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Alabama Crimson Tide 55, Auburn Tigers 44: The Tide Rolls On After a Beautiful, Bizarre Iron Bowl

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It was an offensive onslaught that featured more points and yards than any other game in the long-running rivalry. In a way, it was so much more

Marvin Gentry-USA TODAY Sports

There was one thing that became clear in the course of Saturday's wild and wonderful Iron Bowl, after the two teams combined for 99 points, 52 first downs and 1,171 yards of total offense -- the highest point and yardage total in the history of the series: Nick Saban still has not figured out how to stop Gus Mazlahn's offense. But that doesn't matter if he can figure out how to outscore it.

And that's exactly what the Tide did. It took five lead changes, it took Blake Sims recovering from throwing three interceptions, and it took almost every one of the 28 unanswered points Alabama scored in 15 minutes of total game time beginning with a little more than three minutes left in the third quarter. But one year after the Kick Six wiped away Alabama's hopes for winning the last BCS National Championship Game, a game that was almost as crazy kept alive the Tide's chances of winning the first College Football Playoff.

Sims started out rough, but threw for three touchdowns and ran for another in the second half as the Crimson Tide mounted a furious comeback. Sims ended the game 20-of-27 passing for 312 yards, four touchdowns and three interceptions. Virtually all of his passes that went to an Alabama player went to Amari Cooper, who had 13 catches for an Iron Bowl record 224 yards and three touchdowns. Only one other Alabama receiver had more than one catch -- DeAndrew White, who had three. The Alabama running game ground out 229 yards on 33 carries; T.J. Yeldon led the way with 127 yards and two touchdowns on 17 rushes.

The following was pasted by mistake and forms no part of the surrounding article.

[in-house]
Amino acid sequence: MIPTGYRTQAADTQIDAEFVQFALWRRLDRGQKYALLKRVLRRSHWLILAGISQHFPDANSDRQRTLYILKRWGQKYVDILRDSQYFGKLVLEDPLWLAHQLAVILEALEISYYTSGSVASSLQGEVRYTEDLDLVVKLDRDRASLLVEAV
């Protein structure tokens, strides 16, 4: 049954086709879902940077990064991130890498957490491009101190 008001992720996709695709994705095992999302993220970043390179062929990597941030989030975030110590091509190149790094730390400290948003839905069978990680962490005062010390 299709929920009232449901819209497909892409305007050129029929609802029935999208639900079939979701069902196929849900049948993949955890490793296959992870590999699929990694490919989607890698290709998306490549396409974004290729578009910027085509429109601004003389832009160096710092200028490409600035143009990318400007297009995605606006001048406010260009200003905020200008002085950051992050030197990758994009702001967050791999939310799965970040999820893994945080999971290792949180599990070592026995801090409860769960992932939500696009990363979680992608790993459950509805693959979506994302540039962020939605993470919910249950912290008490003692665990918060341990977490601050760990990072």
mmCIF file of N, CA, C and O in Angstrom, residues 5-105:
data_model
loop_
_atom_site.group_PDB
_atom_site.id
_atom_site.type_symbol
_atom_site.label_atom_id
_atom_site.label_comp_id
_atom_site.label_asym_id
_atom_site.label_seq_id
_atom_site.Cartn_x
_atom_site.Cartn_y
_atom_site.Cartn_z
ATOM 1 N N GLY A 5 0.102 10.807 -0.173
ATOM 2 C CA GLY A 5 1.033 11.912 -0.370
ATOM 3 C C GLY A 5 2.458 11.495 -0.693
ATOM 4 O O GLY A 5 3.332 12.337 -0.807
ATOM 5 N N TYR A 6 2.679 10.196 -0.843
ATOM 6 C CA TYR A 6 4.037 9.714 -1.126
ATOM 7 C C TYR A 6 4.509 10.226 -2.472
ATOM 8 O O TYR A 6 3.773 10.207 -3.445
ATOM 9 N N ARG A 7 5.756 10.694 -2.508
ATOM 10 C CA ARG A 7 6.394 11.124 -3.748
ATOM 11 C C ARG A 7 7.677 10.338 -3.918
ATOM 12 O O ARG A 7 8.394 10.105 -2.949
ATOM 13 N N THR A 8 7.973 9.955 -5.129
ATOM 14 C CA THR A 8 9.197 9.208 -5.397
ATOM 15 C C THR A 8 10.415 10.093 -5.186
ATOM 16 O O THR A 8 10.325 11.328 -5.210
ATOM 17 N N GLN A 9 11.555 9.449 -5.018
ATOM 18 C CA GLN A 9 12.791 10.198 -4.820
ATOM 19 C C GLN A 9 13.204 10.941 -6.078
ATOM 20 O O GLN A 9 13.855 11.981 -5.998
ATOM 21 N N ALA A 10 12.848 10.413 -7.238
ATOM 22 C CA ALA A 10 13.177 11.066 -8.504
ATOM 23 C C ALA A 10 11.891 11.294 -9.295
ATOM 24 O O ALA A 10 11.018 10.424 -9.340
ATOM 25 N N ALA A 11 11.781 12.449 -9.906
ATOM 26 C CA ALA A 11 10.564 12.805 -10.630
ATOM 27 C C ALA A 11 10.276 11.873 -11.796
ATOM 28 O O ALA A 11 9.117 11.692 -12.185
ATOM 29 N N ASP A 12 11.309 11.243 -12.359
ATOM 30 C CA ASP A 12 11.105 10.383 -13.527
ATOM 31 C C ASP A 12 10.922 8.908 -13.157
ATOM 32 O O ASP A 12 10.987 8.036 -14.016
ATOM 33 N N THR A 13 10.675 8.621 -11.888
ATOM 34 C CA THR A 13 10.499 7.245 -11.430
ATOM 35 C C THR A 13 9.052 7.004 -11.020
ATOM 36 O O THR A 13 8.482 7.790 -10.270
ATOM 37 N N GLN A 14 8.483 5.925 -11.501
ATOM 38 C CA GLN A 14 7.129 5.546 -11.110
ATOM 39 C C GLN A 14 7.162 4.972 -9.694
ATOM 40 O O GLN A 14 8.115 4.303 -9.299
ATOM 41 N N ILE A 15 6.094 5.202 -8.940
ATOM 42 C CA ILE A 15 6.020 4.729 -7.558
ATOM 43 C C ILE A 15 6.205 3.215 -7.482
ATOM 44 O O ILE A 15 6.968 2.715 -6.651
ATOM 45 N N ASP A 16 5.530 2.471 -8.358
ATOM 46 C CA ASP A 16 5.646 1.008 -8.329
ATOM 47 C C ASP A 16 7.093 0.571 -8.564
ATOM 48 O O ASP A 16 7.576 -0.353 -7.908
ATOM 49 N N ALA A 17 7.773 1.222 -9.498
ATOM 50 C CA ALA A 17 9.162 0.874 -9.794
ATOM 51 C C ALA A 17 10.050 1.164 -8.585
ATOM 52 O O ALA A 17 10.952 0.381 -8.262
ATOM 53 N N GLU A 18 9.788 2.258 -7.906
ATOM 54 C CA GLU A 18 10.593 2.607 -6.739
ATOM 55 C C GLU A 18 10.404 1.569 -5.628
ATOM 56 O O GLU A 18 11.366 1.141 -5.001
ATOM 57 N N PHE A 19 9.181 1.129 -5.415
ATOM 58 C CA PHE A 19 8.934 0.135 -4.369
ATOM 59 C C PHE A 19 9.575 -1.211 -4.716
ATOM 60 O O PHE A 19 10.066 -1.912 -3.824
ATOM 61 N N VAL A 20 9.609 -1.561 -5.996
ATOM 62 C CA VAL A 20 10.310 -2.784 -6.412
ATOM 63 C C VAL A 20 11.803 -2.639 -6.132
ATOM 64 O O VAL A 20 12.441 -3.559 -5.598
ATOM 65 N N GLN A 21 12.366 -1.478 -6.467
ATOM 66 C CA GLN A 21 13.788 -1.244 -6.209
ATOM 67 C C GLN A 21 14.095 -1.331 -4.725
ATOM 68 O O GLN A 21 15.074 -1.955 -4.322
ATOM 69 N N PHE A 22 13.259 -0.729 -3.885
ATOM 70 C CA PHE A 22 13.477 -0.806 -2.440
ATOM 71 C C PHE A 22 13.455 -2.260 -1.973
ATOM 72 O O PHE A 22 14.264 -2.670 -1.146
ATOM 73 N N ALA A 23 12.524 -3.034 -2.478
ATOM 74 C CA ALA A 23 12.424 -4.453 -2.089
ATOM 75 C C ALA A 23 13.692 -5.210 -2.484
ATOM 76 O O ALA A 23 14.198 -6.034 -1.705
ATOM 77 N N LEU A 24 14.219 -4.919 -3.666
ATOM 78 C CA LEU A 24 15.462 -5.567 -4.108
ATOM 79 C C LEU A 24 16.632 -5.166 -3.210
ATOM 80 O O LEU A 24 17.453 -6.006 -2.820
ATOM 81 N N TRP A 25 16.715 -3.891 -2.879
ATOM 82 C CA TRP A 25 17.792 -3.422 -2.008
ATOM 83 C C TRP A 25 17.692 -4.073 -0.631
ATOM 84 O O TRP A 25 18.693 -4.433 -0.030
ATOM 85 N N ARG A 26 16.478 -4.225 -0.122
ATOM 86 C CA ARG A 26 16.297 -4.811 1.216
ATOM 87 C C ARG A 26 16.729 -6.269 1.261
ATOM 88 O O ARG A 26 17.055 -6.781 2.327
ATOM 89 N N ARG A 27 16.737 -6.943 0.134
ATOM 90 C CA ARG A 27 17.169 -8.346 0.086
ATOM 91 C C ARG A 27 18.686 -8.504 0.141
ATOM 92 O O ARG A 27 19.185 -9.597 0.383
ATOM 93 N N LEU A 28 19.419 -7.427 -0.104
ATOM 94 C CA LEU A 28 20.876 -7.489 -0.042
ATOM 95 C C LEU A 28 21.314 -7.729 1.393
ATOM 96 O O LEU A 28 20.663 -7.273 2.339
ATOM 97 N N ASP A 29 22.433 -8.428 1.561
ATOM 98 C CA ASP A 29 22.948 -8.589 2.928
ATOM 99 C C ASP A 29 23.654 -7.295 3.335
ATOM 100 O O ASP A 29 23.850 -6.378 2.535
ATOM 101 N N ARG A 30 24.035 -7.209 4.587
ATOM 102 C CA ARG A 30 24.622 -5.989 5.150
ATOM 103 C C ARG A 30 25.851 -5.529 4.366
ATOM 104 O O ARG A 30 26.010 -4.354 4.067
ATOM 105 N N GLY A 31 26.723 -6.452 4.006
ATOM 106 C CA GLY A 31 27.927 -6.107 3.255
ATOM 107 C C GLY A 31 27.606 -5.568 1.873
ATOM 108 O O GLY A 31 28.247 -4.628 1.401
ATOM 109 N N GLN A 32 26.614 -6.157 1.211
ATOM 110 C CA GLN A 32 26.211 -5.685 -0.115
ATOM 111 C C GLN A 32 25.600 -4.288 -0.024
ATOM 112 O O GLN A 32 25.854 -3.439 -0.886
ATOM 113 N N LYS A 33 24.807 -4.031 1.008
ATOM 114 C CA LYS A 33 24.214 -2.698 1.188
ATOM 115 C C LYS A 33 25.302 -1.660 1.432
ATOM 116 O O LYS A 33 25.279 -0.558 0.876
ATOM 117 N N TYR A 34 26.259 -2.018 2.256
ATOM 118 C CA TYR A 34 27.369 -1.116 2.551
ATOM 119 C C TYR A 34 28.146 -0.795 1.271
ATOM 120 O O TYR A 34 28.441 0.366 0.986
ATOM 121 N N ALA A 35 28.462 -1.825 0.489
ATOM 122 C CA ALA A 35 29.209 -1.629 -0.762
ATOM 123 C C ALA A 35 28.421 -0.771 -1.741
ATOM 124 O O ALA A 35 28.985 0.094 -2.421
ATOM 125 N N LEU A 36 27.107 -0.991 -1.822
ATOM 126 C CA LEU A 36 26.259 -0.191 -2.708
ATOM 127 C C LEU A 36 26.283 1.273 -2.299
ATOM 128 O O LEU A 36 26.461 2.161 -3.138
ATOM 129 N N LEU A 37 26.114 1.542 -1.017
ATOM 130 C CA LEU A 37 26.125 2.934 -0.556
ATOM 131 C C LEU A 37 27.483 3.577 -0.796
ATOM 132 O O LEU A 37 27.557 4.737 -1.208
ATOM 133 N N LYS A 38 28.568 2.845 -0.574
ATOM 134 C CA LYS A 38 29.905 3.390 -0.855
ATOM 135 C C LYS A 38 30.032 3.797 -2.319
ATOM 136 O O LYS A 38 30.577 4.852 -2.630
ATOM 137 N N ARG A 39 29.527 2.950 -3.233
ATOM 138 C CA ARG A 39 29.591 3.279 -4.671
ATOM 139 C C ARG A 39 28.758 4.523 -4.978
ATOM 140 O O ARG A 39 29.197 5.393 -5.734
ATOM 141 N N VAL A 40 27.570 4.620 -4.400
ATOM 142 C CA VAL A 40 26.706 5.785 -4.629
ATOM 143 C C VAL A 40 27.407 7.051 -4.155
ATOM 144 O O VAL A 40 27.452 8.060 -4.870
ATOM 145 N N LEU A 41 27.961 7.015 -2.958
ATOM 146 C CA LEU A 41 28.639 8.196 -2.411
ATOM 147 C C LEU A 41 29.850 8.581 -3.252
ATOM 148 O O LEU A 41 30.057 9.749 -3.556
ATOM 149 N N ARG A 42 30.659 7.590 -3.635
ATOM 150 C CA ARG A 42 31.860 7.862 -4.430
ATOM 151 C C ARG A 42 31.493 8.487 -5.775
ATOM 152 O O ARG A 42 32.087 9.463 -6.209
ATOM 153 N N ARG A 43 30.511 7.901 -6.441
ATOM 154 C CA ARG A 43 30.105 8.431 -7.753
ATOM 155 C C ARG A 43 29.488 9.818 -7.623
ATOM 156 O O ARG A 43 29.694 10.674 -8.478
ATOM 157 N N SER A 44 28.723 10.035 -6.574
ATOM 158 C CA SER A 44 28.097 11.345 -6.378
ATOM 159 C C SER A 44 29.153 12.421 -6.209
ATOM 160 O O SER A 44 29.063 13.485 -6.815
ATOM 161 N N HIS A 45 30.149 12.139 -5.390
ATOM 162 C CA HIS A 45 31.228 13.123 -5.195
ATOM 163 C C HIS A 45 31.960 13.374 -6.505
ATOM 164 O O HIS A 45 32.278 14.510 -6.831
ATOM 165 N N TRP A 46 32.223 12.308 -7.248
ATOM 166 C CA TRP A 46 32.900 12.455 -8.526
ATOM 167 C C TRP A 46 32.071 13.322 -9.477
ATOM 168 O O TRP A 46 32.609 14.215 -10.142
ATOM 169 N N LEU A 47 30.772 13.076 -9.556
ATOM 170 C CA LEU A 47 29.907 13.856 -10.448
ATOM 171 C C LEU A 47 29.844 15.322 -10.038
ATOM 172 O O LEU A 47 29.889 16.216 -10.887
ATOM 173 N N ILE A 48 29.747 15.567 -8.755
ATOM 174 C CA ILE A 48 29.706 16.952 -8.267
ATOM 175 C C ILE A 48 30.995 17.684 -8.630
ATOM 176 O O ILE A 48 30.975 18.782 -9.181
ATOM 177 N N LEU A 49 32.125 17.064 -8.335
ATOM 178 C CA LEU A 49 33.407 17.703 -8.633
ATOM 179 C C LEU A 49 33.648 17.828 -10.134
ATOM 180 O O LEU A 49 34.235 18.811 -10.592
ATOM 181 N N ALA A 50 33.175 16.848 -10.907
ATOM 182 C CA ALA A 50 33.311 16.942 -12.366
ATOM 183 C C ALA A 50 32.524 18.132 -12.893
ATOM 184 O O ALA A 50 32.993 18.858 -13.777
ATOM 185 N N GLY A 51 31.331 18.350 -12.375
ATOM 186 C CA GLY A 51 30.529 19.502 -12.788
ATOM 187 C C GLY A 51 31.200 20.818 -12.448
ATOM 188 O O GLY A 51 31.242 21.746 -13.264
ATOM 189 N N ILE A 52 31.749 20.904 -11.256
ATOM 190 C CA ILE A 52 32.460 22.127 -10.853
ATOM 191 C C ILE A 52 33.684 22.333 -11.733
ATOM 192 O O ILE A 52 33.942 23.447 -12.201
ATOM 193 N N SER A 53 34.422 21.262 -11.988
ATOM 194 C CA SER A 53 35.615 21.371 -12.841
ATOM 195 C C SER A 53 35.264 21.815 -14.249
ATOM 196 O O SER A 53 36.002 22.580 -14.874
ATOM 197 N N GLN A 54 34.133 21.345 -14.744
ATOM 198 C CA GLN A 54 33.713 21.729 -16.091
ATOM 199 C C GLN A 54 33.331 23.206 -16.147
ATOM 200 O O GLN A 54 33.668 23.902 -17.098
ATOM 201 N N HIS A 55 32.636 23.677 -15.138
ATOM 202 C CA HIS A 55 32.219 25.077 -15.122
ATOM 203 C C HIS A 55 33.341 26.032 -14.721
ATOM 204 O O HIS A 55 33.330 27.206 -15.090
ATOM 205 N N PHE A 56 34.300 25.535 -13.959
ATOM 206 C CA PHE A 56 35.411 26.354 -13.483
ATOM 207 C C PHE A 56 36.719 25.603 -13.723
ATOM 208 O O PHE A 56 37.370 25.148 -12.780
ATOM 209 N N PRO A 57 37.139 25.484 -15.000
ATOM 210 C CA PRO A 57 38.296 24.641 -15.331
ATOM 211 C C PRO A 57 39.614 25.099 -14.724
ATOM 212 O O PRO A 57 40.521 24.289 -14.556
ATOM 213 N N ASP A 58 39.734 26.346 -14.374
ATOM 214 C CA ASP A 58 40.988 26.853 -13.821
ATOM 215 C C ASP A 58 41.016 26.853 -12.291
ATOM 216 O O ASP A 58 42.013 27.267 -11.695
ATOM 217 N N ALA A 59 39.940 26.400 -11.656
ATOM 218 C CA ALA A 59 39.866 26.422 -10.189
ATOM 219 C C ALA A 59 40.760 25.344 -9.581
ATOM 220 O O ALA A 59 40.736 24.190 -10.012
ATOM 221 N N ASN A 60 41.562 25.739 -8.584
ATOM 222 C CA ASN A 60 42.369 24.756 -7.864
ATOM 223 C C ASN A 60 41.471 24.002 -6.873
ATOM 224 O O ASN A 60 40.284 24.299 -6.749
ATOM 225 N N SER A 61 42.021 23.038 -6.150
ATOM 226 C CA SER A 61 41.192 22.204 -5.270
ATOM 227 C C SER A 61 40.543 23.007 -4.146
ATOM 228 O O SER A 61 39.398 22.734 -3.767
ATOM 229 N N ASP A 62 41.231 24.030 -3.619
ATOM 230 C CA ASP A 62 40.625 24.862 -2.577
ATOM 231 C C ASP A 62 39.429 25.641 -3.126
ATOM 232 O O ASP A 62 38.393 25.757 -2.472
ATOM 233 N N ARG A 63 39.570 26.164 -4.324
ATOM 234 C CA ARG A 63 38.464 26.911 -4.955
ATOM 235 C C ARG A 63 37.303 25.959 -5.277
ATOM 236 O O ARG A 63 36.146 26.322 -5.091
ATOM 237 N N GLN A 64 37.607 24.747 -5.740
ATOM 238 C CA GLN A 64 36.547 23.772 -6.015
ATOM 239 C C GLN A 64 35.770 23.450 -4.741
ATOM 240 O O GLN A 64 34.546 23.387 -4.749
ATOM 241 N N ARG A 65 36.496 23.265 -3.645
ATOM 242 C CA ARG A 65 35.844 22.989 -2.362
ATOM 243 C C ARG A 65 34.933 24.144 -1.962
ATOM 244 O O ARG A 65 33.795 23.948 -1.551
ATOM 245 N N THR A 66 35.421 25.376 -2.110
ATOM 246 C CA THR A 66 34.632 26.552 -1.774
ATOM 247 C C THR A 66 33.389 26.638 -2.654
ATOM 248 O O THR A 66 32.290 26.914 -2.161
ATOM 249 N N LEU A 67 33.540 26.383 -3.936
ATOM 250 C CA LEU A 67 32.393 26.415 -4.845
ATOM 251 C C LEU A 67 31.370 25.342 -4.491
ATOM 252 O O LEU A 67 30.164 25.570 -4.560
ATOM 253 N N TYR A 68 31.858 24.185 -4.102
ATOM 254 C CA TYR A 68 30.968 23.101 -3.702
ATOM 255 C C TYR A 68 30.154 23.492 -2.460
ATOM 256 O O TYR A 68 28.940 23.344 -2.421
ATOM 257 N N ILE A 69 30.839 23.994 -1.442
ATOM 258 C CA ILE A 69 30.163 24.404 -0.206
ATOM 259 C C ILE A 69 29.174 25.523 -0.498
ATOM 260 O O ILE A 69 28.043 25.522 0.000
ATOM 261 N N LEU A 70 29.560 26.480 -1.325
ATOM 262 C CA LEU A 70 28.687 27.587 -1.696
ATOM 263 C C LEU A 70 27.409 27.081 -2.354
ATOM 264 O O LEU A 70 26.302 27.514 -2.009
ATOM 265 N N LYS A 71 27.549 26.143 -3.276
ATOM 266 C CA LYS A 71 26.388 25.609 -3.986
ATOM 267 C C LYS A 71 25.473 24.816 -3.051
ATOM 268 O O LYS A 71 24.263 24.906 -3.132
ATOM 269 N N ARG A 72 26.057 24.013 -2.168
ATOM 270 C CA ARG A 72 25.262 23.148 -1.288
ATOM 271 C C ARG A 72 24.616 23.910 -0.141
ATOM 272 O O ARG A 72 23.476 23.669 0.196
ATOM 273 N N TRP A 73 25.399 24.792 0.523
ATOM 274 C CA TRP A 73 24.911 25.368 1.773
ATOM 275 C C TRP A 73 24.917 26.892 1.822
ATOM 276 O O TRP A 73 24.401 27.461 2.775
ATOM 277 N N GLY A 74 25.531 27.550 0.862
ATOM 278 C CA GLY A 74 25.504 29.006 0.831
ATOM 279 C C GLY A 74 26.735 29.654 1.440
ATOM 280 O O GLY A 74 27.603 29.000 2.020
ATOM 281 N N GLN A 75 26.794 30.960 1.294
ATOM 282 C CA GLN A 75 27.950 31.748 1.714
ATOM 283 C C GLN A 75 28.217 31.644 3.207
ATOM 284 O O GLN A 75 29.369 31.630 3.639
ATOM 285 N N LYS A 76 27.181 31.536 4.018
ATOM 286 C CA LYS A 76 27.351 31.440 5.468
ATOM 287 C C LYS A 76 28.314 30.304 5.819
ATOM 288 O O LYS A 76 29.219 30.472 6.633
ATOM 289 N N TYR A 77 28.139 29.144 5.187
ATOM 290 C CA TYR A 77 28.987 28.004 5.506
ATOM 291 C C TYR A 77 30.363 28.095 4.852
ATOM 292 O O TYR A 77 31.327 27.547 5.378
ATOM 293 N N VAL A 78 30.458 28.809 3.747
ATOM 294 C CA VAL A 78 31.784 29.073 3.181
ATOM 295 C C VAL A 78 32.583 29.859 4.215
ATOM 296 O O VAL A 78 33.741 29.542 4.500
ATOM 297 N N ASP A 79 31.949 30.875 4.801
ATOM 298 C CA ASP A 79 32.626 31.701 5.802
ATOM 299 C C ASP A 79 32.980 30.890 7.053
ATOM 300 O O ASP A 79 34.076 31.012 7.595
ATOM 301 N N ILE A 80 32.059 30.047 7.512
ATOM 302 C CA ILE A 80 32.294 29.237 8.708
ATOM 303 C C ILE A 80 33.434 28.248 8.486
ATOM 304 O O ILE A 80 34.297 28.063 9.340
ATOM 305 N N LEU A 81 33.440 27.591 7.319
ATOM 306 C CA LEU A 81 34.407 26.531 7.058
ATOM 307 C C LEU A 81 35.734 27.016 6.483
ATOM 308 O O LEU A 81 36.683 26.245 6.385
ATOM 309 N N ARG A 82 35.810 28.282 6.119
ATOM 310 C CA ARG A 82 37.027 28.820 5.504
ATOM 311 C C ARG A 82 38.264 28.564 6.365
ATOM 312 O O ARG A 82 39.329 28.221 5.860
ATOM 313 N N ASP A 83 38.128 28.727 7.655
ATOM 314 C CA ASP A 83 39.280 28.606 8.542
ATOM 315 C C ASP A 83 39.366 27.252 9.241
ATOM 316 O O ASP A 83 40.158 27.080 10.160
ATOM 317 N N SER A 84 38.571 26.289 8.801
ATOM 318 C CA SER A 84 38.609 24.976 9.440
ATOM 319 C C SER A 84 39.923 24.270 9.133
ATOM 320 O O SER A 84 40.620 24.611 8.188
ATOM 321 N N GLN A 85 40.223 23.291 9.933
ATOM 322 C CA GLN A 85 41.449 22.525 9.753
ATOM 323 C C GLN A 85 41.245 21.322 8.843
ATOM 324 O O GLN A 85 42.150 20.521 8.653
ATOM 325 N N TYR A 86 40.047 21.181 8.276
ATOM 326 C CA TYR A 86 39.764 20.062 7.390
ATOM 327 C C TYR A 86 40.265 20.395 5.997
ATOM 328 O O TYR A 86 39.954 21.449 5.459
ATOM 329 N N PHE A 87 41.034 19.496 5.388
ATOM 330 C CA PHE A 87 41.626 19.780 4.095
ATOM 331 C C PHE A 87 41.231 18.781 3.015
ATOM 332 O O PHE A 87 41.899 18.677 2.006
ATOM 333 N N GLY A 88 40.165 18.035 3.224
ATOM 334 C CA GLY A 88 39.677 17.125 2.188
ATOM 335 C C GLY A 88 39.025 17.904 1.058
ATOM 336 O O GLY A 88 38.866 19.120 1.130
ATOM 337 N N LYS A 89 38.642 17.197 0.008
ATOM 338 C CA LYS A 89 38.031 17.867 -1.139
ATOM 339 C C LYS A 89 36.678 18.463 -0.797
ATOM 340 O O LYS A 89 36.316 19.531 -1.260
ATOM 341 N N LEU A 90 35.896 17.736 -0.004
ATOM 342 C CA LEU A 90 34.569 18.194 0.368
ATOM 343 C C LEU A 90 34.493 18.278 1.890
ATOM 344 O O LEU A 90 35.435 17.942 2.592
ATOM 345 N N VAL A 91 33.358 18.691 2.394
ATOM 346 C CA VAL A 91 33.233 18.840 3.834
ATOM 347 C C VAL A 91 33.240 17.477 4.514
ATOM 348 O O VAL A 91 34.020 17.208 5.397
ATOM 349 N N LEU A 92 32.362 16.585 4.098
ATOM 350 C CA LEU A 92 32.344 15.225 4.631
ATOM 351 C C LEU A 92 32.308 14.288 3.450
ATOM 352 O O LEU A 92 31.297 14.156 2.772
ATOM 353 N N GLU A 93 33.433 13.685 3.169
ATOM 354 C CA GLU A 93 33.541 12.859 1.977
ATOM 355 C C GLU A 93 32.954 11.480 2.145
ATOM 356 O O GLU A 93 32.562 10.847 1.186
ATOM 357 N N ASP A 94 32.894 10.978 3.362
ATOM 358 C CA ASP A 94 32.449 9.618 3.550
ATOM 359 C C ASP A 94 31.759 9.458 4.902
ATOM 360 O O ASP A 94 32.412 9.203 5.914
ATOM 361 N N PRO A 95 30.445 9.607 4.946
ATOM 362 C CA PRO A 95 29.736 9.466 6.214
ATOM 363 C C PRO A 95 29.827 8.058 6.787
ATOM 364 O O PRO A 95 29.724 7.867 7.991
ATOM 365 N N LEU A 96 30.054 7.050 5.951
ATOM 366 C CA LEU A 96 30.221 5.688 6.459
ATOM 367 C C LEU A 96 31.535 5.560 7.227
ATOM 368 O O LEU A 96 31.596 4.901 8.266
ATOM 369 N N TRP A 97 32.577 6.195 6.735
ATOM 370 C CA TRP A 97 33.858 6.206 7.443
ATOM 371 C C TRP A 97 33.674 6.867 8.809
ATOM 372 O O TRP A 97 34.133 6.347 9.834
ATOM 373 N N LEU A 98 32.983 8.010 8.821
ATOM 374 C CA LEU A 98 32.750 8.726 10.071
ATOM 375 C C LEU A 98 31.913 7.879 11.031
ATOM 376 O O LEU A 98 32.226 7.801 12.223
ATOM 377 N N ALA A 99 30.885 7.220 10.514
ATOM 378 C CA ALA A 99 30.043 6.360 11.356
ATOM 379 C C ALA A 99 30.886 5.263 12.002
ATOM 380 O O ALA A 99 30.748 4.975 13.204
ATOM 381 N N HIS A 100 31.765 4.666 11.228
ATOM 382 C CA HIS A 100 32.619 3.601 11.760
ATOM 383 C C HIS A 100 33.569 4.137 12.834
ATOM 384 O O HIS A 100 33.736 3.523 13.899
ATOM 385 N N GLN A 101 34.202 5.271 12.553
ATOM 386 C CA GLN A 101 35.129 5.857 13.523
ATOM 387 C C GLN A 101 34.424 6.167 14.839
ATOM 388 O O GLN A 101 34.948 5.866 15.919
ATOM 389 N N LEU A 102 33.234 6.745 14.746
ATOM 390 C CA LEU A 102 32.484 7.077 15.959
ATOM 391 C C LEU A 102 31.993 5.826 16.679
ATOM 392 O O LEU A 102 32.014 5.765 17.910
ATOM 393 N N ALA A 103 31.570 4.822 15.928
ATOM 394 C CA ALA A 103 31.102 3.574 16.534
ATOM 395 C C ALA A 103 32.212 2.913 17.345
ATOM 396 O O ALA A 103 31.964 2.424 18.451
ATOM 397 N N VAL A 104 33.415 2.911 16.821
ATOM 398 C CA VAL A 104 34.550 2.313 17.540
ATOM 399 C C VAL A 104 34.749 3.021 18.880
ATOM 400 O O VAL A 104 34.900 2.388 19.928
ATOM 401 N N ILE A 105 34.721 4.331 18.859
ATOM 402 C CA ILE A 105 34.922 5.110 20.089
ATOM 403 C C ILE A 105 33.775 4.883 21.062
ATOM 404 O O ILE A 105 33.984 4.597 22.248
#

Auburn scored its points as well. Nick Marshall started out 2-of-7 passing for 41 yards -- with 42 yards coming on one of the passes -- as Alabama took an early 14-6 lead and looked like it might take over the game. From there on out, and even after struggling some later in the game, Marshall would go 25-of-36 for 415 yards, three touchdowns and an interception. Cameron Artis-Payne, who came into the game leading the SEC in rushing, was contained even if he wasn't completely stopped; his 77 yards on 25 carries was pedestrian but featured few truly bad runs. Sammie Coates had five catches for 206 yards and a pair of touchdowns, and D'haquille Williams added seven grabs for 121 yards.

And, of course, there was the hype that came along with this game. Paul Finebaum had a sideline call-in show during which Charles from Reeltown threatened Marcus Spears -- who said he was willing to meet Charles at a place of the caller's choosing to settle the matter. That was after Phyllis from Mulga let her thoughts on the first-half performance be known:

Even Boyz II Men weighed in on the game.

It was football as pure entertainment, a reminder why we watch college football -- whether our favorite teams win or lose or aren't even in a particular game. For a few hours on Saturday, we were riveted to the television, sharing emotions with 200 players and a hundred thousands fans in the stadium and the millions of people watching across the country -- from Charles in Reeltown to Boyz II Men.

In short, it was what we want football to be. And now that this kind of game won't keep him from his pursuit of the national championship, even Nick Saban might be able to admit that.